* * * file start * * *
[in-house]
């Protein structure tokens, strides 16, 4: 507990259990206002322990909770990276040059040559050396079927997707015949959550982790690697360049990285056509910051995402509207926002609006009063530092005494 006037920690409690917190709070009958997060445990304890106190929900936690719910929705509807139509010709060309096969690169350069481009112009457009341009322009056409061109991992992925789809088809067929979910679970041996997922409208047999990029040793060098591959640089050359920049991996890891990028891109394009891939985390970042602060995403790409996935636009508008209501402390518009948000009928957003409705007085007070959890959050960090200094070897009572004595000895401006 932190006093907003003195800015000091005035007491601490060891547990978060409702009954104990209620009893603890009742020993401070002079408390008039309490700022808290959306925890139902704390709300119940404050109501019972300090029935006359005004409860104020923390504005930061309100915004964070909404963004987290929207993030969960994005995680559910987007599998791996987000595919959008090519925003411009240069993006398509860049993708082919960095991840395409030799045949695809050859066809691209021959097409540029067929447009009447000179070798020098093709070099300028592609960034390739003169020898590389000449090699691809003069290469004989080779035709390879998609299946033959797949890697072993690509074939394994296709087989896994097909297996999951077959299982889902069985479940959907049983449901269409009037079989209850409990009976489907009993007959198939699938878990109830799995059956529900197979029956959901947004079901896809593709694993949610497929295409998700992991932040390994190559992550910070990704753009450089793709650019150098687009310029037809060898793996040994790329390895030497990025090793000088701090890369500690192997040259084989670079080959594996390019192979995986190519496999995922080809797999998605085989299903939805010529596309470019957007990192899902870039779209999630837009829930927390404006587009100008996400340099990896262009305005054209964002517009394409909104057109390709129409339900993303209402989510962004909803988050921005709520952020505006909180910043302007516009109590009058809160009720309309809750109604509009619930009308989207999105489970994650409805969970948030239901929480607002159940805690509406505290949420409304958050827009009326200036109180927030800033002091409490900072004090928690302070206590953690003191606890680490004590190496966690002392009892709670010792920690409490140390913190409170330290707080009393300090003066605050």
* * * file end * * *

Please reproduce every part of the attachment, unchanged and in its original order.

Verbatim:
[in-house]
């Protein structure tokens, strides 16, 4: 507990259990206002322990909770990276040059040559050396079927997707015949959550982790690697360049990285056509910051995402509207926002609006009063530092005494 006037920690409690917190709070009958997060445990304890106190929900936690719910929705509807139509010709060309096969690169350069481009112009457009341009322009056409061109991992992925789809088809067929979910679970041996997922409208047999990029040793060098591959640089050359920049991996890891990028891109394009891939985390970042602060995403790409996935636009508008209501402390518009948000009928957003409705007085007070959890959050960090200094070897009572004595000895401006 932190006093907003003195800015000091005035007491601490060891547990978060409702009954104990209620009893603890009742020993401070002079408390008039309490700022808290959306925890139902704390709300119940404050109501019972300090029935006359005004409860104020923390504005930061309100915004964070909404963004987290929207993030969960994005995680559910987007599998791996987000595919959008090519925003411009240069993006398509860049993708082919960095991840395409030799045949695809050859066809691209021959097409540029067929447009009447000179070798020098093709070099300028592609960034390739003169020898590389000449090699691809003069290469004989080779035709390879998609299946033959797949890697072993690509074939394994296709087989896994097909297996999951077959299982889902069985479940959907049983449901269409009037079989209850409990009976489907009993007959198939699938878990109830799995059956529900197979029956959901947004079901896809593709694993949610497929295409998700992991932040390994190559992550910070990704753009450089793709650019150098687009310029037809060898793996040994790329390895030497990025090793000088701090890369500690192997040259084989670079080959594996390019192979995986190519496999995922080809797999998605085989299903939805010529596309470019957007990192899902870039779209999630837009829930927390404006587009100008996400340099990896262009305005054209964002517009394409909104057109390709129409339900993303209402989510962004909803988050921005709520952020505006909180910043302007516009109590009058809160009720309309809750109604509009619930009308989207999105489970994650409805969970948030239901929480607002159940805690509406505290949420409304958050827009009326200036109180927030800033002091409490900072004090928690302070206590953690003191606890680490004590190496966690002392009892709670010792920690409490140390913190409170330290707080009393300090003066605050």